Miranda Hill is part of performing collective called 3 Shades Black. They describe themselves as classical musicians who don’t blend in. She says their friends call them 3 Shades. Working with local filmmakers and original scores, Moving Scores is one for one night at the Northcote Town Hall. We catch up with this talented musician to ask her our 20 (ish) questions about the Melbourne Fringe (and coffee).
What’s your show called?
Moving Scores When is it on?
Saturday, 1 October, 2011
Where is it on?
Northcote Town Hall How do you get there by public transport?
86 Tram, 567 Bus, 5-6 minute walk from Northcote and Merri stations on the Epping Line, and a 6-8 minute walk from Westgarth Train Station, on the Hurstbridge Line. Is there parking?
Street parking only
What time does it start?
How much are tickets?
$15 / $10 Are tickets available at the door?
For more information, visit the Melbourne Fringe Festival Website
A Quick Chat With Miranda Hill…
What three words best describe your Fringe show?Music, Film, Experimental.
Who does your show speak to?Anyone who’s curious about experimental music. Our mission statement is to make new art accessible, transparent and fun to a new audience. Also, people who already love graphic scores will find this new take on them really intriguing! I know we all do.
What other Fringe show will you NOT miss?I’m looking forward to Syzygy ensemble, and Sara Curro’s Volume 3. New classical music doesn’t get as much air time as it deserves and all these shows are very exciting, and being performed by amazing musicians. I’m also looking forward to taking my nephews to kids shows, and of course, turning up on the night and seeing whatever show is on. That’s the best part.
What other Fringe show do you wish you were in?Crowd Play, I couldn’t make any rehearsals. Drat.
What do you love most about the Melbourne Fringe?The sheer variety of art on display. It’s a rare chance to peek into the underbelly of Melbourne’s art scene, and get to experience performances that normally you’d have to know someone who knew someoneto even hear about them.
How many Melbourne Fringes have you performed in?This is my first! If you could invite anyone to see your show (and you know they would come), who would it be?John Cage, or Nam June Paik, or, if we’re talking possible: Barre Phillips. I think he might actually be in Melbourne.
What is the best theatre advice you’ve received?The difference between an artist and someone who has great ideas, is simply that the artist carries their ideas to fruition. Take risks.
What was your most embarrassing moment on stage?I once fainted during an orchestra concert. My section prised me off my bass and carried me off stage, and the medical team on call took ages to arrive because they thought it was modern dance.
Do you have any pre- or post-show rituals?Ideally, peppermint tea and a banana. Calming.
What’s your favourite theatre superstition? Do you believe it?Classical music is sadly devoid of superstition.
What was the last book you read?Currently reading some of the Wizard of Oz books. They’re all annotated with tidbits about socialism and banking and Baum’s views on America. Fascinating!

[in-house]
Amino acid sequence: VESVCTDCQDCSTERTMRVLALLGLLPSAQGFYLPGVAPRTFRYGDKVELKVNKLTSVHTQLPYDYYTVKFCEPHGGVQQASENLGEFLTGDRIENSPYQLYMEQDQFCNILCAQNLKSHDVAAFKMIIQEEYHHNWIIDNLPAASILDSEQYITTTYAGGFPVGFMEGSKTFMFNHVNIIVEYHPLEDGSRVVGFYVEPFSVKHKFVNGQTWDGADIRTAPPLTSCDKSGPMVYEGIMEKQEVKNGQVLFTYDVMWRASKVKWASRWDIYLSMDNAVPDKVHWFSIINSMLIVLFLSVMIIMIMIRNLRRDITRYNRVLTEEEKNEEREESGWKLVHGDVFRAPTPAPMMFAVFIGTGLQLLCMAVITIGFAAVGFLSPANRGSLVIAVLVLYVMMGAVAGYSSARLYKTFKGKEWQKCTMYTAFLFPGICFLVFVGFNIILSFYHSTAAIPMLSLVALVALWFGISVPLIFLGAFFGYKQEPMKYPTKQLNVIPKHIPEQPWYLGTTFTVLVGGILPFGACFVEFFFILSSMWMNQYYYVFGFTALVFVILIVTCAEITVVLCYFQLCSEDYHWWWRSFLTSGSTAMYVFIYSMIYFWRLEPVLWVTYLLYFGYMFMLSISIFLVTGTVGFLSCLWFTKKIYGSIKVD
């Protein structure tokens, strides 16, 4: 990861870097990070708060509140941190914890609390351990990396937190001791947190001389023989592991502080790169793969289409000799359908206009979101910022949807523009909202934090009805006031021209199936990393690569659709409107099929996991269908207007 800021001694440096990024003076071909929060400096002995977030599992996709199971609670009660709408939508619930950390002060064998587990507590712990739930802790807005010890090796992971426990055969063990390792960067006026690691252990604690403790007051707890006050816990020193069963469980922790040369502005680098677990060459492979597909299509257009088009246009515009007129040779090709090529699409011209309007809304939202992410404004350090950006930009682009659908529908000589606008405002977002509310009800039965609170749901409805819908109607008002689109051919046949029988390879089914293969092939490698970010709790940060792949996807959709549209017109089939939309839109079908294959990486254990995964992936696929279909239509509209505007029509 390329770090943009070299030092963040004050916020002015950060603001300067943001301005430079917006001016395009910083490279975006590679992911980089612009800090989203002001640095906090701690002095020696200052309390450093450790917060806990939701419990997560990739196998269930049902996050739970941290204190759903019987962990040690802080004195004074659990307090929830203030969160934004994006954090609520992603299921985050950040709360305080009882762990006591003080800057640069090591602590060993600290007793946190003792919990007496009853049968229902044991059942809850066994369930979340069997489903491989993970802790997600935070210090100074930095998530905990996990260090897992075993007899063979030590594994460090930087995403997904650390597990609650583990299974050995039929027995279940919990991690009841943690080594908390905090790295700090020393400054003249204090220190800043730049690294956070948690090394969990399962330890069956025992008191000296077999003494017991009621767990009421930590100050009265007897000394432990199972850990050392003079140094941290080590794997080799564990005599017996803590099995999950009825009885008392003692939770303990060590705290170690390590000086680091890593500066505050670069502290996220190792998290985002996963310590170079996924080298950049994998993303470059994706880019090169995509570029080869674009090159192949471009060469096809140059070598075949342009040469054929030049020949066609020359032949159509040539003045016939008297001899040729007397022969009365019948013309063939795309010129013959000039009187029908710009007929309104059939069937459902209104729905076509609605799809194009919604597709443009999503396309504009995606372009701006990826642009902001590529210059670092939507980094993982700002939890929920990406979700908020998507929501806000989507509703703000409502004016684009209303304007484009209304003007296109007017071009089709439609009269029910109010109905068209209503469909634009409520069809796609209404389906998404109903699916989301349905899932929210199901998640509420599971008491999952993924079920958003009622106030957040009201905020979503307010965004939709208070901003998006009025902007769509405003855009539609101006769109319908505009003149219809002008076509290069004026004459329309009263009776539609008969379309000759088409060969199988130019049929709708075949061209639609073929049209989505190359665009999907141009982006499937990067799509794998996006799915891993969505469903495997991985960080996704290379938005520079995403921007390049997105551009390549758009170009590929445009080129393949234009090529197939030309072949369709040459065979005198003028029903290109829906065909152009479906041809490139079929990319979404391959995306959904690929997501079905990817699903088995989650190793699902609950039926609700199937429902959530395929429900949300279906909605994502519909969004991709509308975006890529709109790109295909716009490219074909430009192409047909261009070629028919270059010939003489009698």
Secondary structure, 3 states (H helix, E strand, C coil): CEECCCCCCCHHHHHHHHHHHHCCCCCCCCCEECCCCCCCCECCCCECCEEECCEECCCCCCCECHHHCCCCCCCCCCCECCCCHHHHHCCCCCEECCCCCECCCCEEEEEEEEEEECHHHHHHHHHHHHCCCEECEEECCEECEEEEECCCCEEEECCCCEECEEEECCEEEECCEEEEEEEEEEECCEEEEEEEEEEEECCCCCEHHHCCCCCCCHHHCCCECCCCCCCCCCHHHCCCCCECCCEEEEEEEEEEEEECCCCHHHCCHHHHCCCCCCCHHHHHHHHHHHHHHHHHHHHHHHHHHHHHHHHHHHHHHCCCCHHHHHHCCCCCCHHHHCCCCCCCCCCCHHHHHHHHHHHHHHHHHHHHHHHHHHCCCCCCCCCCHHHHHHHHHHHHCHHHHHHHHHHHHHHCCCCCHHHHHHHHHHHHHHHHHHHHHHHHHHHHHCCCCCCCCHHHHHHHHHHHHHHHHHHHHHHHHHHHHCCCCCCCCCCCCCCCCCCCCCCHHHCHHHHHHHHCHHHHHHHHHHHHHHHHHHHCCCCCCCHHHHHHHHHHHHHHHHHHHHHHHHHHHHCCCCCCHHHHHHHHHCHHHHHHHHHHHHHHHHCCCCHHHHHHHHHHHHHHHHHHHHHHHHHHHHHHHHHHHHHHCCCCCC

What TV show do you never miss?We all get together to watch Dr Who. Every week!
What film will you watch again and again?Life of Brian, it’s a Christmas Tradition.
Who will hate your Fringe show?My sister’s parents in law. They’ve already offered to baby sit to avoid coming.
What show changed how you see theatre? Why?The Elephant Vanishes by the British theatre company Complicite and with Japan’s Setagaya Public Theatre. It’s based on the short stories by Murakami. I saw it in Michigan, and the mix of technology and storytelling was so overwhelmingly brilliant the entire audience forgot to clap at the end. We all just sat there mesmerised for at least 30 seconds before breaking out into rapturous applause. It made me realise that no matter how slick your production is, the success of a show is all about the heart, and the story.
Also Stifters Dinge by Heiner Goebbels in the Melbourne Festival Last year. Such powerful storytelling that a stage full of machines and pianos held us all spellbound. Technology can also be amazingly beautiful.
What was your first time on stage?I’ve been on stage my whole life. There’s a photo of me in nappies sitting on a stage with a maraca shaking it real good through an entire camp variety show. I refused to get off the stage. My mother then sent me to music lessons, I started violin at age 3.
What is the first theatre show you remember seeing?A stage production of The Hobyahs when I was about 6. I hadnightmares for years! So Scary.
If you had access to the TARDIS, what performance would you see first?The first performance of Stravinsky’s Rite of Spring. The story is that the music and ballet were so avant garde that the audience rioted. I would LOVE to see that.
What director/actor/writer would you just die to work with?Yoko Ono. Laurie Anderson.
What is your favourite theatre space in Melbourne?I love the Malthouse. There’s something amazingly intimate about thatspace, and it’s so versatile.
Where in Melbourne do you always take visitors?For a bike ride. Best way to see the city.
How do you have your coffee?Soy Chai Latte.
What’s the best pizza topping?Roast Pumpkin.
What do love most about your Fringe show?Seeing the beautiful scores that have been submitted.
Many by peopleI’ve never met who have been as inspired by the concept as I was. It’s truly inspirational and exciting for the future of new collaborative experimental art.
Read Anne-Marie’s review of Stiflers Dinge, one of Miranda’s favourite theatrical experiences Photo by: Alison Bennet